Why Me, God?
Stunned and shocked Leola Harmon saw a huge trailer truck drift into her lane. The driver was slumped over the wheel. There was no chance to avoid a head on collision! She smashed into the windshield, slammed back against the steering wheel and then was hurled through the glass onto a snowbank in Anchorage, Alaska. Barely conscious and coming out of a daze, she heard a voice saying, “It’s alive – I saw it move!” She was an “it”, mutilated beyond recognition. Even in her shattered state, as an air force nurse at Elmendorf Hospital in Nov., 1968, she realized the implications of that statement.
At that hospital, staff stared in horror at the sight of their emaciated friend. They seemed paralyzed into inaction. Dr. J. Stallings burst into the room and took charge. “I’ll do the tracheotomy. Gary, you work on her legs. Ray, get a venocath into her – she’ll need blood and fluids. Major, tell X-ray to stand by. Nurse, call the operating room to get ready for orthopedic, obstetrics, general surgery, plastics and dental work. Round up every specialist on the base.”
Leola was 5 months pregnant, the baby was stillborn. Her husband came in with grief and pain on his face but when he saw the ‘frightening stranger’ he left without a word or a touch. In less than two years they divorced. “Give me 2 to 5 years to make you at least presentable,” the doctor told her. “God saved your life. Now it’s up to us to make the most of it. If you have the guts, I have the time and the skills.”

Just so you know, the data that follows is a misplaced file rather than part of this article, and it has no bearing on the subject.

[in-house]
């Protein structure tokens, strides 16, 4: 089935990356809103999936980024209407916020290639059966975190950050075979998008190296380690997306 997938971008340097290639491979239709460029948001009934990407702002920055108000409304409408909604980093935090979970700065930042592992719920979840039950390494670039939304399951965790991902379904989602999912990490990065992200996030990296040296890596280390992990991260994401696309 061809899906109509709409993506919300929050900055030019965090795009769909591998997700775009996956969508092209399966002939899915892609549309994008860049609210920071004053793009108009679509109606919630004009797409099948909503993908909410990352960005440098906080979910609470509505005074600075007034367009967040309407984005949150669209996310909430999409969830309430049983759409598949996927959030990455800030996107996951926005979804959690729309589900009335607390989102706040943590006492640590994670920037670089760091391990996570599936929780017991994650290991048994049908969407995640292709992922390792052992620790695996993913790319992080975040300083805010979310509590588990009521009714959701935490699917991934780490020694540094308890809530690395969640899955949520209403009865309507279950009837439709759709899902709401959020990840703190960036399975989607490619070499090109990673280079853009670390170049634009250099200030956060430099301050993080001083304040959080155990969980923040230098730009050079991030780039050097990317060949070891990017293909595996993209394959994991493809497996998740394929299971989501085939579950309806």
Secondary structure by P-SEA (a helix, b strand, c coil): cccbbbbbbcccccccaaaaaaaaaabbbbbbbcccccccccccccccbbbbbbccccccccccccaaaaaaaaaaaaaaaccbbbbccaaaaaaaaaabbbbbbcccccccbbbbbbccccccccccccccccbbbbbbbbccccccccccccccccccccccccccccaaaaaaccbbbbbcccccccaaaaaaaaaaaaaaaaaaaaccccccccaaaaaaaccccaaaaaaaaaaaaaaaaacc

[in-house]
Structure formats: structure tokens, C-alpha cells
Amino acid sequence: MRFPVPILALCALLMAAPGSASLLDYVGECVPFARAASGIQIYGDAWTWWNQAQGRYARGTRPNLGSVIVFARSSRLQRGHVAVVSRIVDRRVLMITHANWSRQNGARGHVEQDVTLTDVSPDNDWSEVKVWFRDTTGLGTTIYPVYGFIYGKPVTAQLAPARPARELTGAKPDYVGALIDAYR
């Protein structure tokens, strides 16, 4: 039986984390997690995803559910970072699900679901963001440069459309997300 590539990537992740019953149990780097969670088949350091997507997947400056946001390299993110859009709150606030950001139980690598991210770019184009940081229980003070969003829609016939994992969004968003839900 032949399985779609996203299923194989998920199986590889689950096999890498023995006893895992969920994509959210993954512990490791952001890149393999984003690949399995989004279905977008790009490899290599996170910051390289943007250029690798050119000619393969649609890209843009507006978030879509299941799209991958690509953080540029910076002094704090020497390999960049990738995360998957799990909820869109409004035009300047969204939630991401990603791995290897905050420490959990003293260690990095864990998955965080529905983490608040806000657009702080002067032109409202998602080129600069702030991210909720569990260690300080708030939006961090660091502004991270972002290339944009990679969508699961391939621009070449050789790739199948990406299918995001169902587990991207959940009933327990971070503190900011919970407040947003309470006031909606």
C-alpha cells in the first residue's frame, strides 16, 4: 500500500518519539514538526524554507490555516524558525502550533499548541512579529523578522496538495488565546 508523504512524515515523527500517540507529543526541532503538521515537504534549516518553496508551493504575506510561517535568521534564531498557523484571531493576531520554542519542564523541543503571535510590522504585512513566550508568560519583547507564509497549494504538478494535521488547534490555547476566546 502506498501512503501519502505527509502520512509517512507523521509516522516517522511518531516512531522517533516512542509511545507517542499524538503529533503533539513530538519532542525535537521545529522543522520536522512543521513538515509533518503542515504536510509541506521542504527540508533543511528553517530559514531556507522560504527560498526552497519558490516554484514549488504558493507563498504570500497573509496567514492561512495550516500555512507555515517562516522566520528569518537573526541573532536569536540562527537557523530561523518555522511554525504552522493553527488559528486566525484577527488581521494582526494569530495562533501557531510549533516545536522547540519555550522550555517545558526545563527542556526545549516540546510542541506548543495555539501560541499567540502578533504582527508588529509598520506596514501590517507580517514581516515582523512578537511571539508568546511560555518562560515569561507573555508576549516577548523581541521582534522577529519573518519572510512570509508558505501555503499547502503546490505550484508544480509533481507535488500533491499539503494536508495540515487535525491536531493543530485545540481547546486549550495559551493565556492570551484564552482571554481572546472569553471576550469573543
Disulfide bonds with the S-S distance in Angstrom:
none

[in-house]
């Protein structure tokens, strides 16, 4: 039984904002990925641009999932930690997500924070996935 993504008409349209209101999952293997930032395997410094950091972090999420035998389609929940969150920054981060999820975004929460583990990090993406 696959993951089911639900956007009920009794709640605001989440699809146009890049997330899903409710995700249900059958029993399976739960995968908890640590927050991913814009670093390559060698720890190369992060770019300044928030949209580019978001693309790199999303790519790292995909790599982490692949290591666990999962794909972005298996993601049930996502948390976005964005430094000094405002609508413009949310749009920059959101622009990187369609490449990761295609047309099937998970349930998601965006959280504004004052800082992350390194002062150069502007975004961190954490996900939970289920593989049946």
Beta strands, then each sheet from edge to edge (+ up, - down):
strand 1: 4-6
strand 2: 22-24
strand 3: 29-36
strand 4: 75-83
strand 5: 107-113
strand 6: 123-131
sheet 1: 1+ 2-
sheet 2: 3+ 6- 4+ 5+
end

She lost her baby, her husband, her wellbeing and even her identity in one fell swoop. The swollen, discolored, distorted, toothless mass of tissue that was left comprised only a third of her face. It took years of plastic surgery, dental work and grafts from other parts of her body to rebuild. There were 35 operations in 7 years, including 4 innovative surgeries created by the doctor. Even after she was released from the hospital, two Girl Scouts selling cookies were so frightened when she answered the door that they dropped the cookies and fled.
Eventually returning to work she became that doctor’s research assistant and emergency nurse. Patients identified with her. When Dr. Stallings was gone for two months on an exchange appointment prior to setting up his own practice in Des Moines, Leola missed him terribly. His absence during those two months made her realize how dependent she had become on him. He wanted her to come with him as his nurse. But she decided it would not look good for a single nurse to follow a single doctor to Des Moines. She resolved to tell him when he returned that she would not be able to come. He responded by admitting to her that she was right and that he had missed her too. In a fumbling manner the doctor who was so in charge and so confident in his abilities had to muster the courage to say, “I think we should get married before we go there.” Leola became the wife of Dr. James O. Stallings and thanked God for giving her the answer to “Why Me?”
The road to recovery or success often leads through tough times.